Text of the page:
Housing and rental stress in the spotlight at commission hearings

The People’s Commission into the Housing Crisis has seen almost eight in 10 renters are in housing stress, with almost half of respondents skipping medical appointments and meals to afford a home.

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Last week saw the first round of in-person hearings for the People’s Commission into the Housing Crisis, a research initiative undertaken by Everybody’s Home.

Initial responses from 1,500 Australian home owners and renters found that 58 per cent of respondents, and 76 per cent of renters, are experiencing housing stress.

To manage housing costs, over half of respondents reduce energy costs by avoiding heating and cooling their homes. Meanwhile, 45 per cent of respondents avoid essential doctor appointments to cut costs, while one in three skip meals.

Everybody’s Home spokesperson Maiy Azize described the current housing crisis as “one of the greatest problems of our time”.


“Instead of being our invisible foundation and our sanctuary, housing has become a huge cause of stress and anxiety for too many people and a driver of inequality across the country,” she said.

Present at the hearing was the Honourable Doug Cameron, a former parliamentary secretary for housing and homelessness under the Rudd government.

He criticised “decades of failed policy” for creating a landscape where “affordable, secure and fit-for-purpose rentals are almost non-existent for low-income Australians and those who rely on social security payments to survive”.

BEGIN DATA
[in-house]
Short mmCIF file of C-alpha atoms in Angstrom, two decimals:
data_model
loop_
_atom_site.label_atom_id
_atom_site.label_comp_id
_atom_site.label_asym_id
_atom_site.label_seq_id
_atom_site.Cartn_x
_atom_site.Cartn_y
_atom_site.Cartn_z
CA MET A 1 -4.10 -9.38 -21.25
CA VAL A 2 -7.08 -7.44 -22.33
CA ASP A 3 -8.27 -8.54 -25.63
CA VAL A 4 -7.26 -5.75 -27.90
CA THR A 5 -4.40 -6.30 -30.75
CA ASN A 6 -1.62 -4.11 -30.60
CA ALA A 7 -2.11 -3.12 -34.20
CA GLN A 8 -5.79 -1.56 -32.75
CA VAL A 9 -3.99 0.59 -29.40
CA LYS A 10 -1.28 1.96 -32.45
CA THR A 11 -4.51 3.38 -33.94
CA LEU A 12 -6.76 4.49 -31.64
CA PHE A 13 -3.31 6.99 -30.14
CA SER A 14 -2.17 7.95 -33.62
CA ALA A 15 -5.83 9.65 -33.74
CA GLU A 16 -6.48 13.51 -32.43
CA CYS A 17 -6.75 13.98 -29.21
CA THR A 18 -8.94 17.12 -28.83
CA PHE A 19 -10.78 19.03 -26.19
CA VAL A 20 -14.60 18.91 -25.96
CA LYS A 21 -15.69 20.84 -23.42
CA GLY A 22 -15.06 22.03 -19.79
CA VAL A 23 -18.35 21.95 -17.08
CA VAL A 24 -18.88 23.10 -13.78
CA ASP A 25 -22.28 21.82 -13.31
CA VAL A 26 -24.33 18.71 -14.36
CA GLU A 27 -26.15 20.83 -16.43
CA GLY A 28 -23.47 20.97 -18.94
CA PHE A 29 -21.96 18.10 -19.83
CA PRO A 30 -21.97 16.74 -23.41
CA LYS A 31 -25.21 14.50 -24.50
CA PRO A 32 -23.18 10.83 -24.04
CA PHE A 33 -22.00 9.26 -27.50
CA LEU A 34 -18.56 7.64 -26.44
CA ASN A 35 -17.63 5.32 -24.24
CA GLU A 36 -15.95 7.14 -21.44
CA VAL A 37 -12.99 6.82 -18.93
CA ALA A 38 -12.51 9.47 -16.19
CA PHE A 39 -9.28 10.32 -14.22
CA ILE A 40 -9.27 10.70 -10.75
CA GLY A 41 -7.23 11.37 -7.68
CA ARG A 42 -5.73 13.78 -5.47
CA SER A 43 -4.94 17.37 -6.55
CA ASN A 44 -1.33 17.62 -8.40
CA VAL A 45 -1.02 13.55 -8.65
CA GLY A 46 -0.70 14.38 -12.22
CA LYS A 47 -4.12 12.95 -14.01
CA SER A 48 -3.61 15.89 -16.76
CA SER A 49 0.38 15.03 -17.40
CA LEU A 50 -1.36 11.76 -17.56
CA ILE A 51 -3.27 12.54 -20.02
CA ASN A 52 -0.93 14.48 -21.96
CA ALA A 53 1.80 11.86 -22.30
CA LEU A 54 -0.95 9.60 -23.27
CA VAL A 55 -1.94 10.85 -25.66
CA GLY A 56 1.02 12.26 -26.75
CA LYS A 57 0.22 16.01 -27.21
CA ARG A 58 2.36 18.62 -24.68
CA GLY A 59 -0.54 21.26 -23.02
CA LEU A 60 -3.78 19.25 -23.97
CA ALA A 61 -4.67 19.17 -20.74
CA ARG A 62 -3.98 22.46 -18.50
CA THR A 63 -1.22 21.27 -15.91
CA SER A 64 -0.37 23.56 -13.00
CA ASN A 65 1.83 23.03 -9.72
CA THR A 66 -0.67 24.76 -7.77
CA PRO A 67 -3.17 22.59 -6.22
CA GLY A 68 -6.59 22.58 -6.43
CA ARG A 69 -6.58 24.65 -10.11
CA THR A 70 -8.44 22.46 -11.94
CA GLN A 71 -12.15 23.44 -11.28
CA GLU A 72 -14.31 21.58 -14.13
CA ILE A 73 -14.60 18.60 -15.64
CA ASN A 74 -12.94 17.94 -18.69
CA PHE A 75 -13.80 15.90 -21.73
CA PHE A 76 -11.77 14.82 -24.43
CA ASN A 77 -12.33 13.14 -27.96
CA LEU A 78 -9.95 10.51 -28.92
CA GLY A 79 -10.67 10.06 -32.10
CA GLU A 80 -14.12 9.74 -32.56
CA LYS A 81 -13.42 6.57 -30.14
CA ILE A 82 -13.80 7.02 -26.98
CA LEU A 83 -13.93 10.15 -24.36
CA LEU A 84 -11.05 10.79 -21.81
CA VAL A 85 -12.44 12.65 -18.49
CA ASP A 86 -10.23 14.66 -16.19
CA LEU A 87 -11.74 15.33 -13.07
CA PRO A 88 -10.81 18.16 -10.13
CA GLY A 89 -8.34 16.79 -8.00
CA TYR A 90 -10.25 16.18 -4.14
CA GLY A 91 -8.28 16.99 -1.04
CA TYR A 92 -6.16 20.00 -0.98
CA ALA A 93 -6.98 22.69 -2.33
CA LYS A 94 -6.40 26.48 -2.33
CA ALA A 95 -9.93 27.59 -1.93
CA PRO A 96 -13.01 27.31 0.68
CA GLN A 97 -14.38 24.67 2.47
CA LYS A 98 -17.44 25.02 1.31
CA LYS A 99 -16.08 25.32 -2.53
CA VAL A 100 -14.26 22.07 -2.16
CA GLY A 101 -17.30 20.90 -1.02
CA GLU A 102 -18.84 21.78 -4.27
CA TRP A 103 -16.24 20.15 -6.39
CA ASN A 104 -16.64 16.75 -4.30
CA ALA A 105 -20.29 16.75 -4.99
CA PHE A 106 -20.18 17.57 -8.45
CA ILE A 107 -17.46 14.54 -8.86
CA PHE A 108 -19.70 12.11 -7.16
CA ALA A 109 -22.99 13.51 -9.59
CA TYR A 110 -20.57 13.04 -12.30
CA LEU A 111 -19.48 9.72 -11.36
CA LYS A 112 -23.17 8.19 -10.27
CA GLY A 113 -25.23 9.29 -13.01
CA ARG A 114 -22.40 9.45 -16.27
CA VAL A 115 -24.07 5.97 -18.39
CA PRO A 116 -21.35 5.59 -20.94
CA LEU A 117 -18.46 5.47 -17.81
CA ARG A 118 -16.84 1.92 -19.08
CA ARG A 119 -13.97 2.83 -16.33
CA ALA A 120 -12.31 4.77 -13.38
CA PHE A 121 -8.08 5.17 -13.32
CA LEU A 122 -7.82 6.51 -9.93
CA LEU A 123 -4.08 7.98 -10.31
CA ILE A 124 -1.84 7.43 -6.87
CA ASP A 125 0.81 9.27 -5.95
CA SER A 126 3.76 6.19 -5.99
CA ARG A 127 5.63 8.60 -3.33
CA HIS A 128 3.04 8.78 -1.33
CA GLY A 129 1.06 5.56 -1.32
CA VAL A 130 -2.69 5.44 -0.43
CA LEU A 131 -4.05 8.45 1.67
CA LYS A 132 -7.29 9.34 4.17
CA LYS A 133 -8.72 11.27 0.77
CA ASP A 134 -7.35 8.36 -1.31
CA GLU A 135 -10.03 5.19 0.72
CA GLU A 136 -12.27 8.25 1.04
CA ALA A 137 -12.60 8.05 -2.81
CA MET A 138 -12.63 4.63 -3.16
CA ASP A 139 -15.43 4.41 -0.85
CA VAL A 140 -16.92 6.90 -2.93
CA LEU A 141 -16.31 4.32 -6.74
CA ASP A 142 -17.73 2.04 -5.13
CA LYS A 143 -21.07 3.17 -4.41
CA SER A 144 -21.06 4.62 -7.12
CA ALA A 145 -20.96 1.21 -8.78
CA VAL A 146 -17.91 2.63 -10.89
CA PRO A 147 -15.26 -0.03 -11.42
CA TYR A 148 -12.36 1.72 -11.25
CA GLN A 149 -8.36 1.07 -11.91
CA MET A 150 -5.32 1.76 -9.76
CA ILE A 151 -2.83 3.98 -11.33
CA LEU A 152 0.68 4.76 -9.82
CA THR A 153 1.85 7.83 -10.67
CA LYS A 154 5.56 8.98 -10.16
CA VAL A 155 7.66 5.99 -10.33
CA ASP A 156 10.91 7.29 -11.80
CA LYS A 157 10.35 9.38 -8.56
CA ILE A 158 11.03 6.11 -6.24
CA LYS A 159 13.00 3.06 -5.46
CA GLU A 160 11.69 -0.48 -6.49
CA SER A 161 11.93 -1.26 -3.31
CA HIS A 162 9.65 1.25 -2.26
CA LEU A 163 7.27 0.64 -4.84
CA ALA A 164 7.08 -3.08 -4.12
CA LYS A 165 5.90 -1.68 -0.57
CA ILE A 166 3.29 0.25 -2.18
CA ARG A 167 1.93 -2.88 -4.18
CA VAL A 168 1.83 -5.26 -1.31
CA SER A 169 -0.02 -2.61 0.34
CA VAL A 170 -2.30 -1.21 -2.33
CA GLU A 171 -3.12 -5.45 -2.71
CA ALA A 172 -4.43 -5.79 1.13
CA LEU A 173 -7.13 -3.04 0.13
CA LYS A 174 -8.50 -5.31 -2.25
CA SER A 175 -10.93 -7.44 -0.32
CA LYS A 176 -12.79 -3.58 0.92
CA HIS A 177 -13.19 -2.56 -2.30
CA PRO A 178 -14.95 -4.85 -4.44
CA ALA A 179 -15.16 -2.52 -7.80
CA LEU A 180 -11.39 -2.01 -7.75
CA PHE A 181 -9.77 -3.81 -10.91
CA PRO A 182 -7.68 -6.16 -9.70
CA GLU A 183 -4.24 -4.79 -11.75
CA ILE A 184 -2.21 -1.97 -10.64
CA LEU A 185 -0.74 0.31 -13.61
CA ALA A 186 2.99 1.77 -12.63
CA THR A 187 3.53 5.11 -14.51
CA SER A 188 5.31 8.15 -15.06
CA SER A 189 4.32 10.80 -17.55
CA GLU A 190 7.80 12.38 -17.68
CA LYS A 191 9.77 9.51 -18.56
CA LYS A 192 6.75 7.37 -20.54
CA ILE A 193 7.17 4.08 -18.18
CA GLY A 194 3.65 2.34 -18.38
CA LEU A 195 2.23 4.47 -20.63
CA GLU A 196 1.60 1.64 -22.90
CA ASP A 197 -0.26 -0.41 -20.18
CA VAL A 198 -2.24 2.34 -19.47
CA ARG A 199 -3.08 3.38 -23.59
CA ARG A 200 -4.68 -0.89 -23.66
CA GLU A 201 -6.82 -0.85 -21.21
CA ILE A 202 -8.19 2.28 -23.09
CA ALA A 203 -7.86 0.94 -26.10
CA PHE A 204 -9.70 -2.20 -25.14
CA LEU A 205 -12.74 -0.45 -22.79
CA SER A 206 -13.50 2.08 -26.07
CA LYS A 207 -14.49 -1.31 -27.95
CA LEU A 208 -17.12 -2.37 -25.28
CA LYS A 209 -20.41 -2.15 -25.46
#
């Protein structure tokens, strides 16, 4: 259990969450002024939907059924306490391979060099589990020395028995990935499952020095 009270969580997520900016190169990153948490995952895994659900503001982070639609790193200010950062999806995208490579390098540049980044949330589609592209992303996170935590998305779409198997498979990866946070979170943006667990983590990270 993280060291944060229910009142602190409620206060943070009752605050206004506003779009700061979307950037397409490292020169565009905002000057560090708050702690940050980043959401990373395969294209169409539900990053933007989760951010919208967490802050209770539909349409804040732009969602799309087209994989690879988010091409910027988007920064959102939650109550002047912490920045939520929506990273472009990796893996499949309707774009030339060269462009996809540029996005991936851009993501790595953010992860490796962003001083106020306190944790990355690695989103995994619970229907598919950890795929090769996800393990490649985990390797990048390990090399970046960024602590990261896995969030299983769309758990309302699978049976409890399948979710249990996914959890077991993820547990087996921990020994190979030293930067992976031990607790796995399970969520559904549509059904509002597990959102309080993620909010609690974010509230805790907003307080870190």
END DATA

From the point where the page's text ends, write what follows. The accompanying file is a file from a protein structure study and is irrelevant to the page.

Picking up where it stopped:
“The housing system is dividing Australia into those who have access to home ownership and those who never will,” Cameron said.

In particular, Cameron critiqued non-productive investment strategies that “treat housing as just another commodity” and as “a vehicle for wealth accumulation instead of a fundamental driver of social cohesion”.

He called for the acceleration of “affordable, well-designed and environmentally sustainable build-to-rent, low-cost housing” through investment from industry superfunds and “direct commissioning of prefabricated manufactured housing”.

He also recommended changing current negative gearing settings to incentivise productive investment in new-build dwellings.

“Intelligent, progressive and necessary change should not be used as a political battering ram,” he said.

“Linking housing shortages and unaffordability to lower immigration, as if this was the magic bullet that would unlock supply and affordability, is yet another example of the immaturity of the housing debate within Australia,” said Cameron. “We need better than scare campaigns with racial undertones if we are to resolve the massive social costs related to affordable housing.”

He urged for more government investment in social housing, noting that without it, “people will still go hungry, older women will still be sleeping in cars, young people will still be couch surfing – and that is not what a good Australian society looks like”.

“We are a rich country. We should spend those riches making sure that everyone has a fair go,” Cameron concluded.

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